Wednesday, August 5, 2009

DVD Review: Green Lantern: First Flight by Roger V.

Green Lantern's a hot property these days - Ryan Reynolds was picked to star as the emerald ambassador in a big-budget movie, the "Blackest Night" storyline's the talk of the comic book world and "Green Lantern: First Flight" is the latest DC Universe animated movie.

As an longtime GL fan, the good news about "First Flight" was that it features Hal Jordan as sector 2814's protector. It was OK to use Kyle Rayner as the animated GL in the Superman Animated Series, but a full-length (77 minutes) film deserves Hal Jordan as its centerpiece.

That's also the bad part about "First Flight." While Hal's the alleged star, the script unfolds like of a Tales of the Green Lantern Corps story, with the focus on renegade ringbearer Sinestro.

Other Green Lantern Corps regulars such as Kilowog and Tomar Re are represented as well, but Sinestro is established as the greatest Green Lantern of them all, at least until Jordan arrives.

Where "First Flight" really soars is how it illustrates how Jordan's shortcomings regarding patience and studying a situation before acting are balanced with his bravery and imagination - while others are using their rings in a linear manner as energy pistols, Jordan comes up all manner of creative constructs. It's clear that the staid Guardians of the Universe could use a little shake up in the ranks.

However, the fantastic portrayal of Jordan doesn't extend to other characters. In addition to practically deifying Sinestro (perhaps this was a statement about his eventual fall from grace), comic book fans will find fault with the likenesses of Kanjar Ro and Abin Sur.

Early Justice League villain Kanjar Ro can't catch a break. In the Brave & Bold animated series he's pumped up on steroids. Here, he looks just like his henchmen (and Abin Sur for that matter), only he's wearing an outfit that makes him look like royalty. I want the space helmet and the fly-like eyes, not an alien with some kind of skin or growth drooping off his face like something out of "Buffy, the Vampire Slayer" or Davy Jones from "Pirates of the Caribbean." And why can't Abin Sur's skin be red? Did they think the audience would confuse him with Sinestro?

Granted, to some people this probably comes off as nitpicking. But when Green Lantern's your favorite character, you expect more. "Green Lantern" First Flight" has its moments, but it's not something I expect I'll watch over and over.

EXTRAS: The best features are "Behind the Story with Geoff Johns" and "Behind the Scenes of Blackest Night," both almost nine minutes long. Green Lantern writer Johns is featured heavily in both, with comic book panels mixed in and a recap of the post-rebirth Hal Jordan and this summer's DC zombie fest, respectively. It's compelling enough to make me want to read the "Blackest Night" tale, even though part of me thinks, "didn't Marvel do a zombie storyline recently." The Geoff Johns piece is on the second disc and not part of the bare-bones release.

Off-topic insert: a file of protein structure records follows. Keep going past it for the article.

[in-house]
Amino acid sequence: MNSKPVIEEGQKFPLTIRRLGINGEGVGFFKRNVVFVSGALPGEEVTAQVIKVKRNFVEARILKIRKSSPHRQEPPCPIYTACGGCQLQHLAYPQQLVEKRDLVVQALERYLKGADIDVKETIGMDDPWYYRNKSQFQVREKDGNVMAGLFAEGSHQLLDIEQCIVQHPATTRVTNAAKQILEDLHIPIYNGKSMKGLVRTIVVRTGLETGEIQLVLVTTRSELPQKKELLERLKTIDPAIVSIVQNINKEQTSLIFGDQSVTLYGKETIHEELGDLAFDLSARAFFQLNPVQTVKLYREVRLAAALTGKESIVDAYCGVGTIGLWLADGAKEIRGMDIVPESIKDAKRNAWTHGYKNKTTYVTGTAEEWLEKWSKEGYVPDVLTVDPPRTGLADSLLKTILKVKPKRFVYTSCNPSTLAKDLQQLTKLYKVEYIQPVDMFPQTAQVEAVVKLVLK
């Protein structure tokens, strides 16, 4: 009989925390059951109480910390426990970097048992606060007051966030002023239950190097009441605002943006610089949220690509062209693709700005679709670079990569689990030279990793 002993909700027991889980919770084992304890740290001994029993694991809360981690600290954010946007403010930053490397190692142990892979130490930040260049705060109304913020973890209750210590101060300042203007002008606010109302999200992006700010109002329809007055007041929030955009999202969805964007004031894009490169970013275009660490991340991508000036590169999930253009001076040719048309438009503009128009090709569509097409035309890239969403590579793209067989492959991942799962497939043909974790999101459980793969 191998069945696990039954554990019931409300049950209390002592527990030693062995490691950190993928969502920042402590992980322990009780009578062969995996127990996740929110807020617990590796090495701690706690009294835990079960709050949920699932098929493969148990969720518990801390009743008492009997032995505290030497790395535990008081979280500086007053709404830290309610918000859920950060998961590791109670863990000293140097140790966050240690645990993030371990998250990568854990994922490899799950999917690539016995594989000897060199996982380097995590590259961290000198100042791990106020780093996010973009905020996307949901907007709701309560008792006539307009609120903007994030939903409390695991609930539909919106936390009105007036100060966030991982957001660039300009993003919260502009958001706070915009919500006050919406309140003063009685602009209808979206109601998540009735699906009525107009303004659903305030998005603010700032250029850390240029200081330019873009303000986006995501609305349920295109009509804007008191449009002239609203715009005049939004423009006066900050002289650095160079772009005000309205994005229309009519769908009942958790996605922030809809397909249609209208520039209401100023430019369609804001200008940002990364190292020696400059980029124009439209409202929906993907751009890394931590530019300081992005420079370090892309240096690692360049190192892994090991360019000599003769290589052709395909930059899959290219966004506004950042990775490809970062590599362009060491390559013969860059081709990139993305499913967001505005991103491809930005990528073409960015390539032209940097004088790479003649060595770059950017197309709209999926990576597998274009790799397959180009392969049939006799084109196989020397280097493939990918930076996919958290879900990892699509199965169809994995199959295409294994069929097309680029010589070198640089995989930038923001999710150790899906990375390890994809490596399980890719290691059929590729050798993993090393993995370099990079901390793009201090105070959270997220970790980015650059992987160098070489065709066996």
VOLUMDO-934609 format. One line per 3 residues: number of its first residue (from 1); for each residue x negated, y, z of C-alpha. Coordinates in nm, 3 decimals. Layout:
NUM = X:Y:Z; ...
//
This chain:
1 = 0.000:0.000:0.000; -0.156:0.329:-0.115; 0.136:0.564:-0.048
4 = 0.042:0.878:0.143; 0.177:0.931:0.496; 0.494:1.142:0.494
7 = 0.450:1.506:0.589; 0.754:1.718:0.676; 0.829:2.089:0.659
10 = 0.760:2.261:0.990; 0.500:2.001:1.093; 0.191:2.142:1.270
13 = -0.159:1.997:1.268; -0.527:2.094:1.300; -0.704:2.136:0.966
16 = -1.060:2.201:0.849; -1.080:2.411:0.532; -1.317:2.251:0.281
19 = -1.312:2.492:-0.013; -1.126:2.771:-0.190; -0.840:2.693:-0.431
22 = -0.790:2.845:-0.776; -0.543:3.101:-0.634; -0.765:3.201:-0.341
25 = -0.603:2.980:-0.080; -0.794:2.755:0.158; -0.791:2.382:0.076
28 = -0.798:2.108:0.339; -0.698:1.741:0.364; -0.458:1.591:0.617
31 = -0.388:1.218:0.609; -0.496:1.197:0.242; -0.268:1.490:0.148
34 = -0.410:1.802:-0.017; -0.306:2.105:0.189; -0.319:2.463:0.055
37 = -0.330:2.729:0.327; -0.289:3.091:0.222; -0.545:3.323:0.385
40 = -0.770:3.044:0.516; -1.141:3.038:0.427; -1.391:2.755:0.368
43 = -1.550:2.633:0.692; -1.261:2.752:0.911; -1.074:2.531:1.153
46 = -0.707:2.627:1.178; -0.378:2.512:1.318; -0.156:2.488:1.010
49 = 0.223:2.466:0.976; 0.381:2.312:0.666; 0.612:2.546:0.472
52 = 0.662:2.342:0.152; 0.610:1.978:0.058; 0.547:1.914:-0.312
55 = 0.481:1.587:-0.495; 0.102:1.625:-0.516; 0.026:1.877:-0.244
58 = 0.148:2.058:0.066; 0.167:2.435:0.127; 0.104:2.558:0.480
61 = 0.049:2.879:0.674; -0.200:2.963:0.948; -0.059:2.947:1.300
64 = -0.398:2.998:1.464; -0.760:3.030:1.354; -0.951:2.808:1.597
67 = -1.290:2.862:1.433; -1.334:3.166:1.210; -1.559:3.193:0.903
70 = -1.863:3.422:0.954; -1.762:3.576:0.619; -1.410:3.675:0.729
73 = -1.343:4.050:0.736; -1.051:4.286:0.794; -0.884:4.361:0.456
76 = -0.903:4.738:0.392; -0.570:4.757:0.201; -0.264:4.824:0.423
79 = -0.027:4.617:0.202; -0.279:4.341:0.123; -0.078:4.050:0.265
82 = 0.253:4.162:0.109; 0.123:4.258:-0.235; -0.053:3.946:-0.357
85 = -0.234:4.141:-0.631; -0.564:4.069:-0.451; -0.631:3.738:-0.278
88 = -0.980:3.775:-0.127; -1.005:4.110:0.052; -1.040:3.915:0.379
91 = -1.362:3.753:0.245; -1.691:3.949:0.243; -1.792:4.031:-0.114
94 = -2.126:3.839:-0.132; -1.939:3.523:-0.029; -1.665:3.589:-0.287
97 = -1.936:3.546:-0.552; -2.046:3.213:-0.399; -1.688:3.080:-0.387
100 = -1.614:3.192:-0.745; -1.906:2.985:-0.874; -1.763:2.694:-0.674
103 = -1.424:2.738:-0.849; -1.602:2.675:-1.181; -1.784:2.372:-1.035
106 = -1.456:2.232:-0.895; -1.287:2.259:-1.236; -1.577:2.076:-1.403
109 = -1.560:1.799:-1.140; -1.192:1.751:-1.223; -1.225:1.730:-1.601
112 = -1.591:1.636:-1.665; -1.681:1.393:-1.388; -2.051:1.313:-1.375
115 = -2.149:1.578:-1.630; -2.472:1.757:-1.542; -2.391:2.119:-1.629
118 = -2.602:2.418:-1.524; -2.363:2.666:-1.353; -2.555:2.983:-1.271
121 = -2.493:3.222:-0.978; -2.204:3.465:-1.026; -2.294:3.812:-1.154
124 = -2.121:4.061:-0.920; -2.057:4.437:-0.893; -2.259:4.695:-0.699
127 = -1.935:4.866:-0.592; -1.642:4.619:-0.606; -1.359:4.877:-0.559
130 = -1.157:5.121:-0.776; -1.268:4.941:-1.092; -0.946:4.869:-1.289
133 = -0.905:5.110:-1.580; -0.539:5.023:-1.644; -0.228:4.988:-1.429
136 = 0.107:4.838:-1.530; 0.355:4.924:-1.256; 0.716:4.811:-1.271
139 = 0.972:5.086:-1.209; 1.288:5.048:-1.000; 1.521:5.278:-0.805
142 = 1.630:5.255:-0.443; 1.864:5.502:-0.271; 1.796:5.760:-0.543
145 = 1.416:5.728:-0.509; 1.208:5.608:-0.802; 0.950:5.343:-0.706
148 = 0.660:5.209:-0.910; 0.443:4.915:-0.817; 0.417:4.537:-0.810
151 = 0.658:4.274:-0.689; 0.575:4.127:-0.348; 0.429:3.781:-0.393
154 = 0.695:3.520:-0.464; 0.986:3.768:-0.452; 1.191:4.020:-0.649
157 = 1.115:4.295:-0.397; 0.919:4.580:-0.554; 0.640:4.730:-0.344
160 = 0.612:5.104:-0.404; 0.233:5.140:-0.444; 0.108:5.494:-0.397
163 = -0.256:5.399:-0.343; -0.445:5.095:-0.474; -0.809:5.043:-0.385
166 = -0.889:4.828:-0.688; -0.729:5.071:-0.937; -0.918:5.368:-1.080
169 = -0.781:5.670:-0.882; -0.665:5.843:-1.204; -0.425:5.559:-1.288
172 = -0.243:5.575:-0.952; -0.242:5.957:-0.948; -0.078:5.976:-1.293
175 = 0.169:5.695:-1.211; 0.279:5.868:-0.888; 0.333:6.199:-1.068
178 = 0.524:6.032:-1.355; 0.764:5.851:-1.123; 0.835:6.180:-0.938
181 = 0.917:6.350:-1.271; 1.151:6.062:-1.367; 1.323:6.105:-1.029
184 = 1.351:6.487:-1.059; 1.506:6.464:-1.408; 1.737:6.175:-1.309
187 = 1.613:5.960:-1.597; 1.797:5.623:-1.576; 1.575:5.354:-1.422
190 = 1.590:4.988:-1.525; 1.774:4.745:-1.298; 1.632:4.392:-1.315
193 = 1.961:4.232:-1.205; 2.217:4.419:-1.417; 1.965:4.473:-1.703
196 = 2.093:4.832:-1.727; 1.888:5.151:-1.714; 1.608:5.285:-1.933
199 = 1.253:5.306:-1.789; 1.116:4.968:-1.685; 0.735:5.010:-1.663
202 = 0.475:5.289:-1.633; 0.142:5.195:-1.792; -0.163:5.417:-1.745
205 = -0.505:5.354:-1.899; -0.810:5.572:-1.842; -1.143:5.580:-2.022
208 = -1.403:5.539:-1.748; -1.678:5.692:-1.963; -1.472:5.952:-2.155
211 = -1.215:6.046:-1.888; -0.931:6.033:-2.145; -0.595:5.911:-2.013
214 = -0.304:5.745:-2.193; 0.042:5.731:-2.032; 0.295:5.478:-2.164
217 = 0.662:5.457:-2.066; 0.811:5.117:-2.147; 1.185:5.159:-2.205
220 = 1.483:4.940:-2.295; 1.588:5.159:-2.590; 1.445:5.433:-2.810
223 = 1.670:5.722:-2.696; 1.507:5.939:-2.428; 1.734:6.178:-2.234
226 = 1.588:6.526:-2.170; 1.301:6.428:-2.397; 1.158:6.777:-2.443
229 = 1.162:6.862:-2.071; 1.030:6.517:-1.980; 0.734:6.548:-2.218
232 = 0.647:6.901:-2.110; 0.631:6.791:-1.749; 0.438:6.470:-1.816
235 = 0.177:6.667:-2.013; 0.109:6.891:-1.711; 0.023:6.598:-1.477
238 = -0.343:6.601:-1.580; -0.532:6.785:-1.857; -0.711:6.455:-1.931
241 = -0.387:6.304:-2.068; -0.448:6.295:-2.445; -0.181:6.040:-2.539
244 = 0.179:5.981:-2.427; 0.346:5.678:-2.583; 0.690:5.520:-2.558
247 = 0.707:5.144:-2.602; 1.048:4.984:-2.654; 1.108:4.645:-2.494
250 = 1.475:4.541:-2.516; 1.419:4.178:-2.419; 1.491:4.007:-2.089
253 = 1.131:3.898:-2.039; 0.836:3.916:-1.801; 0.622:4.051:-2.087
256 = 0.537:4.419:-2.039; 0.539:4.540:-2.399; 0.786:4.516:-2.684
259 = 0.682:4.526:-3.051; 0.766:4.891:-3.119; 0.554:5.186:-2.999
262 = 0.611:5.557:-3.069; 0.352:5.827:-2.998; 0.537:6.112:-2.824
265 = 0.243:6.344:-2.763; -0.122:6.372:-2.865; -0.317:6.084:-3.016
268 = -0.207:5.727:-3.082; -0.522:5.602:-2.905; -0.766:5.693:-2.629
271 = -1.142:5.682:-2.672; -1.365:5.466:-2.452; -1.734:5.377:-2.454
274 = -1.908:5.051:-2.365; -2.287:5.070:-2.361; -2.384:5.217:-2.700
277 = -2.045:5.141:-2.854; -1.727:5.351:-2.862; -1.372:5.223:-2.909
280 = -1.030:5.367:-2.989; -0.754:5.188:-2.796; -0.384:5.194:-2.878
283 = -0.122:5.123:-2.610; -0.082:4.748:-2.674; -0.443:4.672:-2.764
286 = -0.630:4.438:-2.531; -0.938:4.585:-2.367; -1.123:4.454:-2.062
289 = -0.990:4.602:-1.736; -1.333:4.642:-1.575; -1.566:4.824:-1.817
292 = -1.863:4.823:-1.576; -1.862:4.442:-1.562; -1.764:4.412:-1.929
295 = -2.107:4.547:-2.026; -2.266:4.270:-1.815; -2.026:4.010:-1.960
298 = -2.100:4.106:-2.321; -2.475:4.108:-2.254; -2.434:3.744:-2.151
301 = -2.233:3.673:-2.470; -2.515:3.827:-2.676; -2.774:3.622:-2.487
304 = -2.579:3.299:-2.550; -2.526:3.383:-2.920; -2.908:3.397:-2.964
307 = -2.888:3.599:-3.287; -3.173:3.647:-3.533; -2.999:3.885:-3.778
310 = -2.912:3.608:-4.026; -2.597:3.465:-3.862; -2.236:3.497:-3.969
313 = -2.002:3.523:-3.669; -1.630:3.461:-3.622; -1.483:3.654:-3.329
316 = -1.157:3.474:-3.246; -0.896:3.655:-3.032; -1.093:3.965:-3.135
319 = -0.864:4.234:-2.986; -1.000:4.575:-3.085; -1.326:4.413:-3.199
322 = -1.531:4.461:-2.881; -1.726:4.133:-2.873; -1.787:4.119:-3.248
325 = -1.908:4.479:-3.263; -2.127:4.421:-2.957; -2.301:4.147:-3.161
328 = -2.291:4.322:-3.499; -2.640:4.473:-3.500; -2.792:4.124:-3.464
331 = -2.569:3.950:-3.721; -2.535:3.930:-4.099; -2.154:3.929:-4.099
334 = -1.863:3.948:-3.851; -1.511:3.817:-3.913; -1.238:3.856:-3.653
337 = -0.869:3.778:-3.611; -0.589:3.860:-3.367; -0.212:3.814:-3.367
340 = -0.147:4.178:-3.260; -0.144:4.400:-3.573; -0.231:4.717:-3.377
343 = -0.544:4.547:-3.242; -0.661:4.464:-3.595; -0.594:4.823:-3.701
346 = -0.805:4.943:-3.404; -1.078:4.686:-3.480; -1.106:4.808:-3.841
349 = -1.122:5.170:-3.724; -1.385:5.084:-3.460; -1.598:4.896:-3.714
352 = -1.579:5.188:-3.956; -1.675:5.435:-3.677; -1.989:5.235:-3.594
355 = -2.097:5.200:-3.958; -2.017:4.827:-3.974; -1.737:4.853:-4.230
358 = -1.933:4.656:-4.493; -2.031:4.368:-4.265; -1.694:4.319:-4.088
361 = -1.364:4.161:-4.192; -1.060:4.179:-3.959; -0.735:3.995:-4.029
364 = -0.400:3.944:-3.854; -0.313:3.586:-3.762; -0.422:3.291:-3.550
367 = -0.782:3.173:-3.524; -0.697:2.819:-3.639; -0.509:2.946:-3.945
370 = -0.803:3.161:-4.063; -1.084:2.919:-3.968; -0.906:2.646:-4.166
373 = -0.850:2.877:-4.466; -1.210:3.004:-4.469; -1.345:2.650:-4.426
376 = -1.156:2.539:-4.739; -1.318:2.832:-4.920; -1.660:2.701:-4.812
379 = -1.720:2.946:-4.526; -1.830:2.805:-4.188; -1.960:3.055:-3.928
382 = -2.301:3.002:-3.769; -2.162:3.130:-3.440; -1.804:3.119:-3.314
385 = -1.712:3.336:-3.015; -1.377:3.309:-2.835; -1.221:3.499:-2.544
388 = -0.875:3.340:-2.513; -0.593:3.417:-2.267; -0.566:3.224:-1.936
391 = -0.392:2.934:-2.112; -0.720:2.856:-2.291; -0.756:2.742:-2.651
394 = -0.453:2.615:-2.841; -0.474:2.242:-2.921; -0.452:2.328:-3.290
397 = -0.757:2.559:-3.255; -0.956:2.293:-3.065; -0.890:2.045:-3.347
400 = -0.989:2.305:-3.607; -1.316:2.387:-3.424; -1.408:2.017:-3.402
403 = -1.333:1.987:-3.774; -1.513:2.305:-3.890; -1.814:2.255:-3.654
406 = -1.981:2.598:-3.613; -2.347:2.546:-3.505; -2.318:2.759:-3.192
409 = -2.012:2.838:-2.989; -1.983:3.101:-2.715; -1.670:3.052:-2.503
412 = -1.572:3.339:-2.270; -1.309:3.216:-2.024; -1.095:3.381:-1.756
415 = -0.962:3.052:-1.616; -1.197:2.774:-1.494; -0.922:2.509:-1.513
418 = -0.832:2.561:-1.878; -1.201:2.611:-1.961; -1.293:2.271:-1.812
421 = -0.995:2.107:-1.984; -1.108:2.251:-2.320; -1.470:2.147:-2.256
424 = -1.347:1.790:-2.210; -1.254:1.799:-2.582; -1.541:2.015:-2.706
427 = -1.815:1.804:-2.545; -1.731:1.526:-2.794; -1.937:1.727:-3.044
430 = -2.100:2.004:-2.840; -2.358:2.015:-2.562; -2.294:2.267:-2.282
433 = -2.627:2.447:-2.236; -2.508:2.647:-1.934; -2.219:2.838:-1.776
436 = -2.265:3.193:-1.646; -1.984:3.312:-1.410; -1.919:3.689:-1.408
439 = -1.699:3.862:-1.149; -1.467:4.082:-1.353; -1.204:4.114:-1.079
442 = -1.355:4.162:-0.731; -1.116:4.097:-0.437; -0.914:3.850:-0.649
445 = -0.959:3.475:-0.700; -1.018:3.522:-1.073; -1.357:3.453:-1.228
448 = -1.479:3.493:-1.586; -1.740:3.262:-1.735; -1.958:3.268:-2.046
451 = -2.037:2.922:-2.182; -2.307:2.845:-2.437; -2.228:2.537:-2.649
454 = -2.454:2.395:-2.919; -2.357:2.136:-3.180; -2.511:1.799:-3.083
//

There are also sneak peaks (two 10 minutes long, one seven) of the next DC Universe animated release - Superman/Batman Public Enemies" - and past releases "Wonder Woman" and "Gotham Knights." They come off as staff love fests and ads for the DVDs, although the Wonder Woman one had the nice tidbit about writer William Marston not only coming up with the idea of a magic lasso, but the real-world version as well in the lie detector.

On the second disc, the remaining special features are short (around four minutes each) profiles of Sinestro and the Guardians of the Universe and animated shows from the Warner Brothers vaults - a two-part Justice League tale called "The Once and Future Thing," which really doesn't have much to do with Green Lantern, and the "Duck Dodgers" episode "The Green Loontern."

The parody is a nice bonus, since hardcore GL fans wouldn't want to buy a whole DVD of Duck Dodgers and it's a pretty amusing take on Daffy as a green lantern, complete with Sinestro and many recognizable characters.

Finally, my Best Buy exclusive had the ultra-posable Infinite Heroes Green Lantern/Hal Jordan. What's nice is that the added posability hasn't taken away from the figure's form - too often such figures seemed to have legs, arms or torsos that are too rounded or otherwise deformed. At a glance, you wouldn't know it's different than the regular release. Definitely worth the extra cash if you've already decided to shell out the dough for the two-disc version.

By Roger V.
Staff Reviewer

No comments: